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In recent years, studies on violence in antiquity have become a burgeoning field. Within this topic, investigations into the penal practice in ancient societies still seem to make up the main part.  Olivia F. Robinson is long since acknowledged as a specialist on this interesting area, known for her publications, such as The Criminal Law of Ancient Rome. The reader, therefore, may safely expect results both valuable and stimulating from her latest monographic contribution to the field.
The approach of this book is different from previous ones providing a universal, descriptive picture in that it largely deals with case studies. Since the choice of cases is made based on what is reported (and still extant today) in detail, most of the relevant source material is a literary one, added to, where applicable, by inscriptions. Each case study is attributed a chapter of comparable length.
All of these cases apparently have in common that they show the Roman Empire and its legal institutions in the extreme. In contrast, petty crimes are only summarily dealt with. These cases are eventually compared with Roman society's attitudes to crime and punishment. This approach seems, in fact, new and 'fascinating for the historian' (6), but the reader should not expect to find a reference work of Roman criminal law here.
Chapter one, "The Bacchanalian Affair", gives a circumstantial account of how this early religious struggle, the origins of which might have been exaggerated strongly by Livy, was triggered and dealt with by the senate. Although many thousands worshippers were imprisoned for the purpose of investigating their actions related to the cult practice, they could be executed only for having been convicted of criminal actions, not simply because they had participated in the cult.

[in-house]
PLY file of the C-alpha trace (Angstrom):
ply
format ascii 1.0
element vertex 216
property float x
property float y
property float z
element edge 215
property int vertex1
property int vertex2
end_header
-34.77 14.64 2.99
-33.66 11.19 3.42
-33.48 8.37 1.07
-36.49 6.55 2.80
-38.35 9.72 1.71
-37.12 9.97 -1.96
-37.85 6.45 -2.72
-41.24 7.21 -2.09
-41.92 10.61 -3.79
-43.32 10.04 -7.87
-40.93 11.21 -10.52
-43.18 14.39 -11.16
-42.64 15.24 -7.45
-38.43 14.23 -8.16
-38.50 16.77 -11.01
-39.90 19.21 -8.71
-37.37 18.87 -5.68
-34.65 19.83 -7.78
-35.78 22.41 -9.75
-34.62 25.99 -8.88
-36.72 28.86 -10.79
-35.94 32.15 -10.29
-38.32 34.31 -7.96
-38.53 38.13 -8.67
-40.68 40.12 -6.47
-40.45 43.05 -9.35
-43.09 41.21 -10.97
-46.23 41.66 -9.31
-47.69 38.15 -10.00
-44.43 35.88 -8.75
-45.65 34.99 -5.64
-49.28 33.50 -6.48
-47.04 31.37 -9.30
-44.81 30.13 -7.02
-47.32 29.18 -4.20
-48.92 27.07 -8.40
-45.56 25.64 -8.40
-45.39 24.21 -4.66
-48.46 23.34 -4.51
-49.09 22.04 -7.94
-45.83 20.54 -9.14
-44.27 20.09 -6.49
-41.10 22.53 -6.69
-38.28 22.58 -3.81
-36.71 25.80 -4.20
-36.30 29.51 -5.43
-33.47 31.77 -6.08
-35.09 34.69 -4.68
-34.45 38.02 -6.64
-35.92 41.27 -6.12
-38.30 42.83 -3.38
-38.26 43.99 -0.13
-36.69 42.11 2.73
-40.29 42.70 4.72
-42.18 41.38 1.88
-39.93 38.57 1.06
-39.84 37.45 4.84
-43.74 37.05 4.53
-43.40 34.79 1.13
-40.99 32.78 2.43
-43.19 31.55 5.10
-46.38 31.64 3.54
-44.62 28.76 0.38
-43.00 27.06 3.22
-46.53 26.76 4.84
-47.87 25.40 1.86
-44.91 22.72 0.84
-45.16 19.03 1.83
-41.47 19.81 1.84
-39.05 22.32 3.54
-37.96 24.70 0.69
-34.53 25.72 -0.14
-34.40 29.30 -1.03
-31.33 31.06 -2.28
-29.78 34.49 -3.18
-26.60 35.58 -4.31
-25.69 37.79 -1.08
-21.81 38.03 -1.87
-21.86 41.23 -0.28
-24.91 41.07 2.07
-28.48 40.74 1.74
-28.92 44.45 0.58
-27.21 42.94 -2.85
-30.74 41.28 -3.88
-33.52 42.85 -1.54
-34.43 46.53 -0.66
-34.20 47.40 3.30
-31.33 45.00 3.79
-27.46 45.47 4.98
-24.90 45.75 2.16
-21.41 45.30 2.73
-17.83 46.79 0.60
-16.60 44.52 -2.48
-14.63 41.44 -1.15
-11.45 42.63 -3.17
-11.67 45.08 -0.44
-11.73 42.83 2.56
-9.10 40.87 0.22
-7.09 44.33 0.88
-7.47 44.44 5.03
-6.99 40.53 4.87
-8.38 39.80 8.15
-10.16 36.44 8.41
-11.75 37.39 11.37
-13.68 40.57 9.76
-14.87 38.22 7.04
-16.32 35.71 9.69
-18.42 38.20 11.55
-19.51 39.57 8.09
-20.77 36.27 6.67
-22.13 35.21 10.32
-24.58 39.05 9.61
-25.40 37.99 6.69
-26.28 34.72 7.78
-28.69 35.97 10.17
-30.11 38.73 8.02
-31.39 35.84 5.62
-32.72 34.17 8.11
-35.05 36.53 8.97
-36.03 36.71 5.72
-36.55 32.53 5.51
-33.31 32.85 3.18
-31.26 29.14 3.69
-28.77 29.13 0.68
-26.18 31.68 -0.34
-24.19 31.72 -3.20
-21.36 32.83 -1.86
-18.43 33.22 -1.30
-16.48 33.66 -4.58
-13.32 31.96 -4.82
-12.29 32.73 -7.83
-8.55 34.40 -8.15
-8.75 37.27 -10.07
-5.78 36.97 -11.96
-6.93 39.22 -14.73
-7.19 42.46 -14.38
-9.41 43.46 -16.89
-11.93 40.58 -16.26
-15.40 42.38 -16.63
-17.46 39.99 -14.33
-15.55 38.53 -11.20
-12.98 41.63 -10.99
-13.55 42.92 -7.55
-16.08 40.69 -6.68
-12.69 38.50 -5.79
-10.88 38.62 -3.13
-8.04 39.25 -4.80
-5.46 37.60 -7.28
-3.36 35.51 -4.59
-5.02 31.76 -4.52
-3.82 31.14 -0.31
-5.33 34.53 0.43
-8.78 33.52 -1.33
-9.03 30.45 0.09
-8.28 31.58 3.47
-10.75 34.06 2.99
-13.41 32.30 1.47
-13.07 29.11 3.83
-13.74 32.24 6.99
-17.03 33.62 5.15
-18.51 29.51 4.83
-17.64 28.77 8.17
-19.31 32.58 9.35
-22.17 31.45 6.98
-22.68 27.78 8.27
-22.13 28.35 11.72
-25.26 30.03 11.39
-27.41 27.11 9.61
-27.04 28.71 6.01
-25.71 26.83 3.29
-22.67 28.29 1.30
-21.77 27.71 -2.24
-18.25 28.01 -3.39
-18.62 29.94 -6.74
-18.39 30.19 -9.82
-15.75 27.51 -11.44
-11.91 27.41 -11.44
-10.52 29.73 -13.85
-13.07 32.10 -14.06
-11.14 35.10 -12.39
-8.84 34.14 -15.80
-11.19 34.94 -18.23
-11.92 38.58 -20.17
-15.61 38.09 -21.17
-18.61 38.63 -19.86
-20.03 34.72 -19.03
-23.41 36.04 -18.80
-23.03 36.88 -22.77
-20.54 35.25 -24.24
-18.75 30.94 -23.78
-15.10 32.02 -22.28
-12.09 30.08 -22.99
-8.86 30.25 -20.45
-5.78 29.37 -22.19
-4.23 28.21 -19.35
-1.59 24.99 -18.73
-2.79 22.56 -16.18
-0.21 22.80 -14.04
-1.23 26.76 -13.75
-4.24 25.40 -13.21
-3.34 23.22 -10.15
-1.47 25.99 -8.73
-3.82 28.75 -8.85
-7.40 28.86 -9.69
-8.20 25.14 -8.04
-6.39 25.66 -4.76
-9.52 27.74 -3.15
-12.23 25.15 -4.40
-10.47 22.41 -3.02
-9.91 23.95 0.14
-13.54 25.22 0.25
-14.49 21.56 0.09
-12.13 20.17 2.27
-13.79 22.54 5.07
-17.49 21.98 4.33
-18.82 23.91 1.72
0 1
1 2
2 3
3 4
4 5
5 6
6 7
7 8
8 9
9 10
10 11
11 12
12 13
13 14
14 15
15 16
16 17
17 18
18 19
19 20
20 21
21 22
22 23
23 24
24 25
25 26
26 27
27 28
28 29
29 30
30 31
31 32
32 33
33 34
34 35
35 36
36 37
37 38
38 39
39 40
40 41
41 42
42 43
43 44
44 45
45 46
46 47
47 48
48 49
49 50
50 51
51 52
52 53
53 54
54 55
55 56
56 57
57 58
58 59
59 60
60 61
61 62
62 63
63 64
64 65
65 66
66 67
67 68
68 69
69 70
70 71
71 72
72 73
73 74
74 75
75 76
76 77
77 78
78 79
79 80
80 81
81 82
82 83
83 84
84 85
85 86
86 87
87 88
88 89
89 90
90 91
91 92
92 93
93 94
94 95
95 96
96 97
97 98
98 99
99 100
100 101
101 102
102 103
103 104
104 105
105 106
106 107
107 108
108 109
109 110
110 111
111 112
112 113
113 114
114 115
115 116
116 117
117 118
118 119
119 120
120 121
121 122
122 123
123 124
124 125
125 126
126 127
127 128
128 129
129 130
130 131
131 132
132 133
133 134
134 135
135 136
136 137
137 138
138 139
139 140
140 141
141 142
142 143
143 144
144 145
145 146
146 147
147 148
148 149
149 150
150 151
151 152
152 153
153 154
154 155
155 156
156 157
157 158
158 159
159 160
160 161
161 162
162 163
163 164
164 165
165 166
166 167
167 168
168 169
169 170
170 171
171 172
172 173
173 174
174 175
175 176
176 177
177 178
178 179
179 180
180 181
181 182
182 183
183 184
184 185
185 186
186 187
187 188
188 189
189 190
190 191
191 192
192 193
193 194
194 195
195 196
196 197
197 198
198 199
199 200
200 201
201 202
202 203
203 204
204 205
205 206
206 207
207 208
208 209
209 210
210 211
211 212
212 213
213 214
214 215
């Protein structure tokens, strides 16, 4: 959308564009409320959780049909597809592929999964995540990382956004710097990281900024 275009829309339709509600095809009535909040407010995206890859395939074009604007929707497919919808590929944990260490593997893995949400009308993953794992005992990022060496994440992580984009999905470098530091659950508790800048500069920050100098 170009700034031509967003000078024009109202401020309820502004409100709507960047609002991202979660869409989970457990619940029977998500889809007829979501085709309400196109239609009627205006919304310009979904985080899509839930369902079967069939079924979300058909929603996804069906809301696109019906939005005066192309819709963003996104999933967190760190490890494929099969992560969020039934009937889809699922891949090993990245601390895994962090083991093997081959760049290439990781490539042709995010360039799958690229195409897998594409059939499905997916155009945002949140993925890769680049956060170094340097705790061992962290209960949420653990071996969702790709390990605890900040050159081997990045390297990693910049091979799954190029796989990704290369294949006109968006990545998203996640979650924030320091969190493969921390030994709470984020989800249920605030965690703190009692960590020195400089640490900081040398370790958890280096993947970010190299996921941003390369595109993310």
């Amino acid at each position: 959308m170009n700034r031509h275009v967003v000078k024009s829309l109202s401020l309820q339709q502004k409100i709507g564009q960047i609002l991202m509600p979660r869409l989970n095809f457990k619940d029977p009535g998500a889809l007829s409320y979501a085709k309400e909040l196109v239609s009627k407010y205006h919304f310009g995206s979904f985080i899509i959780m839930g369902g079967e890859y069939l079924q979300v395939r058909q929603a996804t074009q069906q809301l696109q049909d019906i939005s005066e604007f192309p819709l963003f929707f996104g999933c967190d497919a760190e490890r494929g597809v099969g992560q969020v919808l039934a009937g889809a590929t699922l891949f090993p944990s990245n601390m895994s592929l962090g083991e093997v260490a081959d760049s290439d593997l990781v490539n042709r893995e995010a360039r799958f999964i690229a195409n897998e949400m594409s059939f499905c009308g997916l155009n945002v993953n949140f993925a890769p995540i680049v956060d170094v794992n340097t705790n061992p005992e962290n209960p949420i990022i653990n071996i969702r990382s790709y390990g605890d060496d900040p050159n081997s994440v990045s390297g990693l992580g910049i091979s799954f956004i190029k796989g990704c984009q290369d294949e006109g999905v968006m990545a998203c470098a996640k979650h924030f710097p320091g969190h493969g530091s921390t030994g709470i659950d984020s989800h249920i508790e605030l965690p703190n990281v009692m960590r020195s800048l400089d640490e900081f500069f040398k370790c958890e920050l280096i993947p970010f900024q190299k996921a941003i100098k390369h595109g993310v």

Chapter two "Cicero, Murder, and the Courts", considers Cicero's few murder cases. In a digression, Robinson explains that the Romans never had a state prosecution service but relied on private individuals bringing offences before the criminal courts. The chapter includes a detailed and interesting history of the poena cullei (punishment for parricide).
"The Trial of Cn. Calpurnius Piso in AD 20" is found by Robinson to be significant for our view of the political nature of Roman attitudes to penal practice and penal policy. In addition to Tacitus' biased account, the SC de Cn. Pisone patre is discussed as providing sidelights on the historian's methods. The chapter includes a discussion of the maiestas-law and of the delators (private informers). As a result, Robinson finds no miscarriages of justice, despite Tacitus' suggesting such.
It follows the chapter "Pliny and Repetundae Trials before the senate", which includes a caveat: "The series of trials, described straightforwardly by Pliny, is less informative than one might have hoped on Roman attitudes" (97). Instead, Robinson concentrates on highlighting the criminal procedures during the reign of Trajan. In conclusion, Robinson does "not wish to go so far as seeing a golden age here, but this period was probably the nearest approximation to it" (98).
Chapter five, "Acta Martyrum Christianorum: The extension of torture", concentrates on the legal practice of the Christian trials on the basis of what is reported particularly in the more trustworthy Acts of the Martyrs from the pre-Christian period. Torture was frequently applied in trials against Christians, which raises the question of whether or not this was a legal procedure, for the use of torture was largely limited to slaves under interrogation. Most martyrs, however, seemed to have been from the lower classes, the humiliores, which were not exempt from torture in the classical period, or if not so were members of an illegal organization to which exceptions applied. From this and other procedural details, it is concluded that despite the apologists' claim of the injustice of such events, the rules of criminal law procedures were mostly followed correctly.